In spite of the common vision and status that linked most of the delegates to the Philadelphia Convention, no obvious route existed for how to revise the Articles of Confederation to build a stronger central government.
The meeting began by deciding several important procedural issues that were not controversial and that significantly shaped how the Convention operated. First, George Washington was elected as the presiding officer. They also decided to continue the voting precedent followed by the Congress where each state got one vote.
They also agreed to hold their meeting in secret.
There would be no public access to the Convention's discussions and the delegates agreed not to discuss matters with the press. The delegates felt that secrecy would allow them to explore issues with greater honesty than would be possible if everything that they said became public knowledge.
In fact, the public knew almost nothing about the actual proceedings of the Convention until James Madison's notes about it were published after his death in the 1840s.
The delegates also made a final crucial and sweeping early decision about how to run the Convention. They agreed to go beyond the instructions of the Congress by not merely considering revisions to the Articles of Confederation, but to try and construct a whole new national framework.
The stage was now set for James Madison, the best prepared and most influential of the delegates at the Philadelphia Convention. His proposal, now known as the Virginia Plan, called for a strong central government with three distinctive elements.
First, it clearly placed national supremacy above state sovereignty.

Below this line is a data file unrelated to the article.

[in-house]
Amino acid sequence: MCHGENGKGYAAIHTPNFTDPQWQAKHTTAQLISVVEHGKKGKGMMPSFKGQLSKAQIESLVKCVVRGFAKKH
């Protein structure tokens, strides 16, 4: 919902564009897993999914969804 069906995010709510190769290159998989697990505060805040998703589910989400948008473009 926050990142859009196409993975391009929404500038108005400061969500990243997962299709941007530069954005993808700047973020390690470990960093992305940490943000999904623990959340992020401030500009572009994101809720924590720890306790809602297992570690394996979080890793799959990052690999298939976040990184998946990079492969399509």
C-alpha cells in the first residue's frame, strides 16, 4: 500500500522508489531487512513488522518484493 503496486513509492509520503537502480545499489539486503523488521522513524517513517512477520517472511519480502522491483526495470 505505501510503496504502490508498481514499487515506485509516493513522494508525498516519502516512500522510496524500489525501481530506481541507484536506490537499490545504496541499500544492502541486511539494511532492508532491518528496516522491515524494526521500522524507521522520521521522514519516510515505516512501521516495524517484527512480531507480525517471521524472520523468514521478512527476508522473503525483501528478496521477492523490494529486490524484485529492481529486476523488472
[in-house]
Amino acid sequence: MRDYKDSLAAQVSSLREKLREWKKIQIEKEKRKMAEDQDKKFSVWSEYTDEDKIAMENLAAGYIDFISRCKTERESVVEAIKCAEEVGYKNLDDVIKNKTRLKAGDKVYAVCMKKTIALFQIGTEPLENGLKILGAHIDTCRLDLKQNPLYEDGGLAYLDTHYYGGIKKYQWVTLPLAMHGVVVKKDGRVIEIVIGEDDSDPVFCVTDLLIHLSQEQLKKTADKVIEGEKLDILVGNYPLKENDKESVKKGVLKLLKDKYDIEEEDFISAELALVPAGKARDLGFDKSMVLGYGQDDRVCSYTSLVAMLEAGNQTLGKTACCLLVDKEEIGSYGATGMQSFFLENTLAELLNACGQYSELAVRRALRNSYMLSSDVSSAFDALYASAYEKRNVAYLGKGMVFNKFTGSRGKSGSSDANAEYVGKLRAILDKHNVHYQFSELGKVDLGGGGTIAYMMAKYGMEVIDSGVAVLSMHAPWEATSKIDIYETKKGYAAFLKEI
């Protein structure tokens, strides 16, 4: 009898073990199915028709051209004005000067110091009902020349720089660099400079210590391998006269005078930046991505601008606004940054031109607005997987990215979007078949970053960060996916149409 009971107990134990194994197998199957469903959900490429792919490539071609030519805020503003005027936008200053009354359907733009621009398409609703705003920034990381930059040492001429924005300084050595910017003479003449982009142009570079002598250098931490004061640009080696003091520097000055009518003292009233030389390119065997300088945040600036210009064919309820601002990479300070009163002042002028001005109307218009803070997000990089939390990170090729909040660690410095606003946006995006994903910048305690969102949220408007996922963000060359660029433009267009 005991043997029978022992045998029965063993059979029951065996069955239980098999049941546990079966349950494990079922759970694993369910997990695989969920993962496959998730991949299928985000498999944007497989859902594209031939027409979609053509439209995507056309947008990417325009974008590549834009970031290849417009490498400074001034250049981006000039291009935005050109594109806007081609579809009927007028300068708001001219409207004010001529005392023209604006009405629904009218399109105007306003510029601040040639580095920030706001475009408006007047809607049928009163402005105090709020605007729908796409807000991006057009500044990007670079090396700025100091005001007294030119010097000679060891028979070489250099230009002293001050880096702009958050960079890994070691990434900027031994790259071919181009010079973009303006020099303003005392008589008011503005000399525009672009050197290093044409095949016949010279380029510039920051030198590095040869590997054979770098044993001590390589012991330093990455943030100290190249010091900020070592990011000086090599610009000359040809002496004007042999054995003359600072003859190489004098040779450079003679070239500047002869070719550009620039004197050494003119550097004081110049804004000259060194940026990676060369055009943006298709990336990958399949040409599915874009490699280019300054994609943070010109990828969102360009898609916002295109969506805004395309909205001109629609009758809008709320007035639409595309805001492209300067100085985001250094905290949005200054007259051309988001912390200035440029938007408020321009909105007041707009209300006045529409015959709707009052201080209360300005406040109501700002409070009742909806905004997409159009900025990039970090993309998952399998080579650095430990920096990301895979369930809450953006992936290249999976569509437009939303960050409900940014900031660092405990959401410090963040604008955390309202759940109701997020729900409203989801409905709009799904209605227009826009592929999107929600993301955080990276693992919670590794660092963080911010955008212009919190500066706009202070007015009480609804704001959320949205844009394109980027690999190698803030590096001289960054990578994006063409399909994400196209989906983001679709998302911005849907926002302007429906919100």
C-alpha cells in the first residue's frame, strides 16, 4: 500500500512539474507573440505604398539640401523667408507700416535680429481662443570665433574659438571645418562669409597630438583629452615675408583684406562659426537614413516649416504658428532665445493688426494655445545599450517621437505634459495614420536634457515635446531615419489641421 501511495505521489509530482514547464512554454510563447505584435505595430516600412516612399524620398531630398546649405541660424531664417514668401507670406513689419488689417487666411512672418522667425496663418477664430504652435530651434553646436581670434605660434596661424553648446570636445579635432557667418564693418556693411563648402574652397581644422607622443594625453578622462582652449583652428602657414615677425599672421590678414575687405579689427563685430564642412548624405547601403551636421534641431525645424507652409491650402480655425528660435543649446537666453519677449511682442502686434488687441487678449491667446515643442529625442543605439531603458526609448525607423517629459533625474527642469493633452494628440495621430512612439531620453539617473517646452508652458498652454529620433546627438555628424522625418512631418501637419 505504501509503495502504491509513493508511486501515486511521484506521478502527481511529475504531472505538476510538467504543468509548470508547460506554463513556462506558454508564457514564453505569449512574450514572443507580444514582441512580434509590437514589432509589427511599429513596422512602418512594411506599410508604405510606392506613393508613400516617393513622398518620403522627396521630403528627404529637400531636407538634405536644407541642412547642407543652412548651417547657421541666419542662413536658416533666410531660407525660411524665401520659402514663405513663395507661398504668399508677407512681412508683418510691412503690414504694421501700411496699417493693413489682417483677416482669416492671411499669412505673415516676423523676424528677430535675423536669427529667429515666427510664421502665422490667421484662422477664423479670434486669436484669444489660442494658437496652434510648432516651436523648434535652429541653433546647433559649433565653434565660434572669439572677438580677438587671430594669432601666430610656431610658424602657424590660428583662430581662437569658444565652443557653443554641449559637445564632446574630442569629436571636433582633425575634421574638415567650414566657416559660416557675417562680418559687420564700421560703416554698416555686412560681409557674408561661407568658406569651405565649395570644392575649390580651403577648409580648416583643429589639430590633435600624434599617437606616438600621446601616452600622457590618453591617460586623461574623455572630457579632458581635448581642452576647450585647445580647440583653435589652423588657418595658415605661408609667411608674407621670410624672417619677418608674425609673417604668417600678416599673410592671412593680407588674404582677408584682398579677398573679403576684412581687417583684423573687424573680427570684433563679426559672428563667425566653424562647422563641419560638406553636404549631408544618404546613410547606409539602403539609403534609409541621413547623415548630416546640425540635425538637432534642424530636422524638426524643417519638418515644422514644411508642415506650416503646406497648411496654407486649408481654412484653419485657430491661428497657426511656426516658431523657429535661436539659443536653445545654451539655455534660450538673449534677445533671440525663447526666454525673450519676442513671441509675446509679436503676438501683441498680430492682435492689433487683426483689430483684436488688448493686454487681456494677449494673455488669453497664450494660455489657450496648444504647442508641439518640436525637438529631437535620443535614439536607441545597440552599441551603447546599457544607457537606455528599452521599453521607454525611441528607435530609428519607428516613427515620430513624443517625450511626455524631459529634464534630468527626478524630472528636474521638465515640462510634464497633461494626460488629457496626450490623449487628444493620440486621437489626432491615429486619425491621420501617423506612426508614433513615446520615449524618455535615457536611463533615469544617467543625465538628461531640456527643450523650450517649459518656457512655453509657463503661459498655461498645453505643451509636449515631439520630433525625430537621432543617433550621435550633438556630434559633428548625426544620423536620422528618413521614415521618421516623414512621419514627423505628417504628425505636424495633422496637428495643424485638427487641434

Second, this strengthened central government would have a close relationship with the people, who could directly vote for some national leaders.
Third, Madison proposed that the central government be made up of three distinct branches: a bicameral legislature, an executive, and a judiciary. The lower house of the legislature would be elected directly by the people and then the lower house would elect the upper house. Together they would choose the executive and judiciary.
By having the foundational body of the proposed national government elected by the people at large, rather than through their state legislatures, the national government would remain a republic with a direct link to ordinary people even as it expanded its power.
Madison's Virginia Plan was bold and creative. Further, it established a strong central government, which most delegates supported. Nevertheless, it was rejected at the Convention by opposition from delegates representing states with small populations.
These small states would have their national influence dramatically curbed in the proposed move from one-state one-vote (as under the Articles) to general voting for the lower legislative house where overall population would be decisive.
The Virginia Plan was unacceptable to all the small states, who countered with another proposal, dubbed the New Jersey Plan, that would continue more along the lines of how Congress already operated under the Articles. This plan called for a unicameral legislature with the one vote per state formula still in place.
Although the division between large and small states (really between high and low population states) might seem simplistic, it was the major hurdle that delegates to the Convention needed to overcome to design a stronger national government, which they all agreed was needed.
After long debates and a close final vote, the Virginia Plan was accepted as a basis for further discussion. This agreement to continue to debate also amounted to a major turning point. The delegates had decided that they should craft a new constitutional structure to replace the Articles.
This was so stunning a change and such a large expansion of their original instructions from the Congress that two New York delegates left in disgust.
Could the states ever form a more perfect union?